(This question goes out to those who have been practicing for long enough that a large portion of their design archives are comprised of works on paper. Pen or ink sketches, canson paper renderings, actual film photographs, presentations spray-77’d to boards, assorted clippings for research, the other detritus of a profession and evidence of hours and hours and hours spent pursuing something new.)
What do you do with good, but old work?
Why might it be important or unimportant to archive your earlier work?
Has anyone come up with a good method of archiving their work? Is it best to just scan and digitize everything?
Do you feel sentimental or anything toward projects that occurred 15 years ago? Or even back in design school?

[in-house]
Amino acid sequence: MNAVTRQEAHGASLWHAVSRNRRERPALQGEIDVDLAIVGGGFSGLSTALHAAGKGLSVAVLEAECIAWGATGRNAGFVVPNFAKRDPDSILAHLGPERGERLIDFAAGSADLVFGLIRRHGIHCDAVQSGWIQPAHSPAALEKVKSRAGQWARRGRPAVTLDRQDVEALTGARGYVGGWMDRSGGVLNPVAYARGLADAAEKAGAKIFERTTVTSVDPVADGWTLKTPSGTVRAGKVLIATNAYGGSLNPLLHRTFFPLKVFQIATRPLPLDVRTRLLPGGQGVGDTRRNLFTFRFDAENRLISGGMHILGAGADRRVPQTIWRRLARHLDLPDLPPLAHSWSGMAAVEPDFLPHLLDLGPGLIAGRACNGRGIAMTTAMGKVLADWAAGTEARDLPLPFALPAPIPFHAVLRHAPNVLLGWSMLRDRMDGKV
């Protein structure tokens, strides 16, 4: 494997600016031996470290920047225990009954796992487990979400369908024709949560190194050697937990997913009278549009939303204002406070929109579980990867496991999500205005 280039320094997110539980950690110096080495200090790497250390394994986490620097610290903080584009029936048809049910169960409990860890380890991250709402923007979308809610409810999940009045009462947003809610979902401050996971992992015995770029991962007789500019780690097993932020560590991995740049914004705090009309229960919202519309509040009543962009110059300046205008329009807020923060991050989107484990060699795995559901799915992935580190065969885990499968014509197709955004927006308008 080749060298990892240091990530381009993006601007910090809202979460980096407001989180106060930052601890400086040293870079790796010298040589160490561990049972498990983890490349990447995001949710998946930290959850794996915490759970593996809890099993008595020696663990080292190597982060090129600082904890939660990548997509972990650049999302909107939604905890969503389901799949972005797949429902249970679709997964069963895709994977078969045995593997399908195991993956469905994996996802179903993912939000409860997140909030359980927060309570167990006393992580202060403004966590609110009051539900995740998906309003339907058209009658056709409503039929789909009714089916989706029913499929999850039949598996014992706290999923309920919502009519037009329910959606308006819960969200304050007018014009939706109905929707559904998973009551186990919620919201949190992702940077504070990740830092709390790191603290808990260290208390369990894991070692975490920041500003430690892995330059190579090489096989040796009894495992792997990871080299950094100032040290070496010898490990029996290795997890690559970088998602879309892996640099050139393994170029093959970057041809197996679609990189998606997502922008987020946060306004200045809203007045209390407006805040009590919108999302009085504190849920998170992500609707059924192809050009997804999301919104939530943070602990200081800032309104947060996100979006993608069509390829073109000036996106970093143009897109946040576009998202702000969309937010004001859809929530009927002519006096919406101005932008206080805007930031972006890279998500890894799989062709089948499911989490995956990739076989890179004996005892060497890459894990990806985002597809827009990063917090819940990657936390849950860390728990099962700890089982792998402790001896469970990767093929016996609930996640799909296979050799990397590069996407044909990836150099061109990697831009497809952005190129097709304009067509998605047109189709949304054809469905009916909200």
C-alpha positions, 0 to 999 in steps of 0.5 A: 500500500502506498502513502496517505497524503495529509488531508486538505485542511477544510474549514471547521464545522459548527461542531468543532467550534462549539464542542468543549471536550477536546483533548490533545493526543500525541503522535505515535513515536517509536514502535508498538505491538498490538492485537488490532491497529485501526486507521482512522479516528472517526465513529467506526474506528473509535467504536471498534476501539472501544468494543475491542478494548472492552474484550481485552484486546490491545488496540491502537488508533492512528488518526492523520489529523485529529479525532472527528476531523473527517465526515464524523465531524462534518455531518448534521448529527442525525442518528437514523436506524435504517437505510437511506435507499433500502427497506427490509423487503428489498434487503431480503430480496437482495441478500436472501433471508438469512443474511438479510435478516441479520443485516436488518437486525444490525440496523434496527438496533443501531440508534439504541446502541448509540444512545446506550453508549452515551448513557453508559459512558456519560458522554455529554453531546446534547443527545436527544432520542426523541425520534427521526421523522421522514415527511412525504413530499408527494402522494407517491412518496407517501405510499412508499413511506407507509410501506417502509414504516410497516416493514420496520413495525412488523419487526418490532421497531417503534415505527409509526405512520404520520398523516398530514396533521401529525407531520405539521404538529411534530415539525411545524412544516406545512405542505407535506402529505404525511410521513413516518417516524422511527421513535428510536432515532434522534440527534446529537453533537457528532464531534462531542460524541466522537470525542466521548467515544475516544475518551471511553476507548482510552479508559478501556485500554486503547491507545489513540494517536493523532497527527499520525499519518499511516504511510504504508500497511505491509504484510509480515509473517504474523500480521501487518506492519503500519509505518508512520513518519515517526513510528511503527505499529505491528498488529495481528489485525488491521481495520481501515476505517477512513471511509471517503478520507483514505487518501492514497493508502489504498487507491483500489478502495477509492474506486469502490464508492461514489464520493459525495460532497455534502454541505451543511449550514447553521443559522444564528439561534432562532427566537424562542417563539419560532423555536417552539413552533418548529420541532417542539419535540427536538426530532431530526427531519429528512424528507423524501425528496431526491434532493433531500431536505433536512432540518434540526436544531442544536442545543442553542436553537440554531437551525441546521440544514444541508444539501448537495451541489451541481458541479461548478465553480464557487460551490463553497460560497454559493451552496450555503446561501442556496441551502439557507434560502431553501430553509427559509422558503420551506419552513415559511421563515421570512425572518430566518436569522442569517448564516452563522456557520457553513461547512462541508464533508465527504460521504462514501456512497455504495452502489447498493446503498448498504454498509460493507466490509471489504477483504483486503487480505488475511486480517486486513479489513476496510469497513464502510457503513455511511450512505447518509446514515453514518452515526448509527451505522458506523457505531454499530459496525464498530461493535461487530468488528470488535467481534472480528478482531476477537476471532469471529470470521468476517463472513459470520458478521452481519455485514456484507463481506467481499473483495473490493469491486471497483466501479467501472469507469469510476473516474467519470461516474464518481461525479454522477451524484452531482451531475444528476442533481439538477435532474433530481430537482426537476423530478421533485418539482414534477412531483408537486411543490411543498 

What value might archived personal design work have to anyone besides yourself, or perhaps your family? Is nostalgia a sufficient excuse? Would you rush to save any of it in the event of a house fire?
I have old 18x24" portfolios, battered and crammed full of school work. I have small books with transparent pages full of project sketches, each project somewhat neatly filled into each book, with a title on the spine. Somewhere I have a damn SLIDE CAROUSEL with slides that I showed at Pratt in like 1996. I have shoeboxes and other albums of 4x6" photographs, poorly lit projects, photographed because “you have to document your work”. Some cardboard boxes contain Krylon’d renshape concept models, patiently waiting for me to return and glue the parts back together.
There’s a not insignificant part of me that wants to take 90 minutes to ruthlessly sort through it all, scan a small percentage, and burn the rest in the fireplace. Another part of me thinks that I am in fact Syd Mead and that every scrap of my trail will be pored over and examined for significance in context. /s